The answer, of course, is that such behavior is a sign of mental illness. Evangelicals who believe God is speaking to them and saying that they should harm or kill other people are mentally disturbed. While I am not suggesting that every Evangelical has a screw loose, many of them do, especially those who are sucked into depths of paranoid, delusional, and conspiratorial thinking. (Perhaps, this is a chicken/egg issue. Do people become mentally ill as a result of Evangelical teachings or are people who are already mentally ill attracted to Evangelical churches?)

I am sure Evangelicals will gnash their teeth and wail over the claim that “hearing the voice of God” is often a sign of mental illness. I suggest that such gnashers and wailers attempt to see how this looks from the outside. In any other setting, someone hearing voices would be a cause for concern. Numerous mental health problems can give rise to hearing voices in one’s head. Why should voice-hearing Evangelicals be given a pass when it comes to their mental acuity? Does the fact that someone is religious exempt them from normal standards of psychological fitness? I think not.

Nothing I have written in this post will change the minds of people who are convinced that God is their best friend, one who frequently “talks” to them. All we can do is make sure such irrational beliefs don’t harm others. Behind much of the political machinations of the Republican Party are Evangelicals who believe God is telling them to oppose abortion, same-sex marriage, gun restrictions, LGBTQ people, and to blindly support Donald Trump — the most unqualified (and vile) president in U.S. history. God is also telling them to build a wall on our border with Mexico, stop transgenders from using “wrong” restrooms, and, most of all, take back America. What’s next? Arresting and incarcerating atheists, agnostics, humanists, and secularists, along with anyone else that opposes the establishment of an American Christian theocracy? Perhaps it is time to put Prozac in Bible Belt water supplies.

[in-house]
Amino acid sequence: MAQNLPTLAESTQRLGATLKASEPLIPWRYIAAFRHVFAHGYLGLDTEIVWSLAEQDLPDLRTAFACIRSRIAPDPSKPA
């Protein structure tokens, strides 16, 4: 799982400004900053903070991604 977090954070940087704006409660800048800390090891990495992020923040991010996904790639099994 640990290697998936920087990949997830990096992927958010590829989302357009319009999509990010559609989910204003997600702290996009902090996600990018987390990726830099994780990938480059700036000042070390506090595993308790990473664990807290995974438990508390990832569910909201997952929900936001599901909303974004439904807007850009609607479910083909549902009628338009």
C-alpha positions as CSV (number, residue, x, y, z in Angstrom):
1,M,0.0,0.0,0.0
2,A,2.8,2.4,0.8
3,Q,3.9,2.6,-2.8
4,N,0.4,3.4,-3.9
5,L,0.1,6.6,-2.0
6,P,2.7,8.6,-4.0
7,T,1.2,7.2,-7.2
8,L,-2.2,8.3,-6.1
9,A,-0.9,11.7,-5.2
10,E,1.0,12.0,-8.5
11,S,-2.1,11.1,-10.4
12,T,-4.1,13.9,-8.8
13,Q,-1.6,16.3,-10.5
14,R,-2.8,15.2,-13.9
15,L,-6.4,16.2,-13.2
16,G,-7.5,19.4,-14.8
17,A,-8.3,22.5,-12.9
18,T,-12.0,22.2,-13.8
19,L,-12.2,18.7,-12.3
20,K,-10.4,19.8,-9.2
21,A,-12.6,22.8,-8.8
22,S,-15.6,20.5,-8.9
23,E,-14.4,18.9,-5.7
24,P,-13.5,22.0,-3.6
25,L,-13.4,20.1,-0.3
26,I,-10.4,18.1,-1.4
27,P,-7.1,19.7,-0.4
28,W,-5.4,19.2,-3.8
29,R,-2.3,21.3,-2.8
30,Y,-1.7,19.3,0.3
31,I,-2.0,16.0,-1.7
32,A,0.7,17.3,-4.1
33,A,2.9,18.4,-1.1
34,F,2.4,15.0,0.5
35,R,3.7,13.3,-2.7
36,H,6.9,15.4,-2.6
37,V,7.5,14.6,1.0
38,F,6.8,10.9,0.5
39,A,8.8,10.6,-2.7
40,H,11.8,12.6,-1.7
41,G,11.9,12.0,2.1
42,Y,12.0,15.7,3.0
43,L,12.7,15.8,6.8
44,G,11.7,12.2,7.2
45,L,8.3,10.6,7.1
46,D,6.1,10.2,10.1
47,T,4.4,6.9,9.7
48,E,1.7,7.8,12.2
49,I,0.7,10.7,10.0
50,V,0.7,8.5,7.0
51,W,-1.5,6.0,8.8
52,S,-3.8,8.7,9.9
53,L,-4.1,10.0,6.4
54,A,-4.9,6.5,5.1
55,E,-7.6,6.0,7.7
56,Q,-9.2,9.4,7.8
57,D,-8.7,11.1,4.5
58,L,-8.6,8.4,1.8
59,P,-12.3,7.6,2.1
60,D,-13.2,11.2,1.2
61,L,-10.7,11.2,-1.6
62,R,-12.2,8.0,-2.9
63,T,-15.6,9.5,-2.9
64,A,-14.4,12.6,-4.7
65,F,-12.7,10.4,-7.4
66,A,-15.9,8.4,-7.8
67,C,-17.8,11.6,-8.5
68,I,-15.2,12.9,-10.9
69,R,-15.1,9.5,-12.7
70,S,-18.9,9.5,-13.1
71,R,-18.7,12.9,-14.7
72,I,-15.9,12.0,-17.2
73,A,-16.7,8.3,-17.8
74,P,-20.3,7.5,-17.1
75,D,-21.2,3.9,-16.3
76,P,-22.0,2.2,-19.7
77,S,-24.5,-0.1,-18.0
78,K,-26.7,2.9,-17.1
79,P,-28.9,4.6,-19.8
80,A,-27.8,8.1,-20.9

Bruce Gerencser, 66, lives in rural Northwest Ohio with his wife of 45 years. He and his wife have six grown children and thirteen grandchildren. Bruce pastored Evangelical churches for twenty-five years in Ohio, Texas, and Michigan. Bruce left the ministry in 2005, and in 2008 he left Christianity. Bruce is now a humanist and an atheist.

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    I’m sure lots of us have funny stories about ‘hearing god’s voice’ – like the guy who was bored at a bible conference and tried to sneak out on Wednesday lunchtime. He said the holy spirit had told him to go shopping. ‘That’s strange’ said the conference speaker, ‘doesn’t the holy spirit know it’s half-day closing for all the local shops on Wednesday afternoons?’

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    God didn’t speak to me that often but when he did I really needed it. It was usually about me getting really worked up about something and finally after more or less a panic attack, God’s voice would calm me down. Funnily enough I can still do that and don’t call it God anymore. But at the time, it was a sign that God cared about me and loved me. And I needed that: some sort of (semi)tangible sign that God cared because life was hard sometimes.

    This is precisely what I like and dislike most about not believing anymore: on the one hand I can miss a strong being that cares about me and has the controls, otherwise I’m just lost in a vast universe. The flip side on the other hand is that I sometimes realize that all these things that God did for me….that was ME all along. Me, myself: God didn’t finish my studies, I did! God didn’t give me courage for whatever, I did etc. etc. It’s is very empowering to say the least 😀

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    One time, just out of curiosity, I thought “hey, I’m going to try to make myself go crazy” to test my belief that “god talk was all in the brain.” It was the weirdest thing. It seemed like I was starting to go crazy and what I did took only about 20 seconds (I pretended in my mind that I was in fact crazy), so I stopped, but for about 5 seconds, I couldn’t stop the feeling that I was actually crazy. I started to panic because I couldn’t bring myself out of it, and there was sort of an inaudible snapping “sound” and I instantly went back to feeling normal. Of course, maybe I’m crazy because it was a crazy thing to do, LOL.

    It was so scary, that I’m afraid to try it again if I might not snap out of it.

    It is true, but if you don’t believe me, assume it is true. If it actually happened like I say it did, what would be some possible theories of why it happened?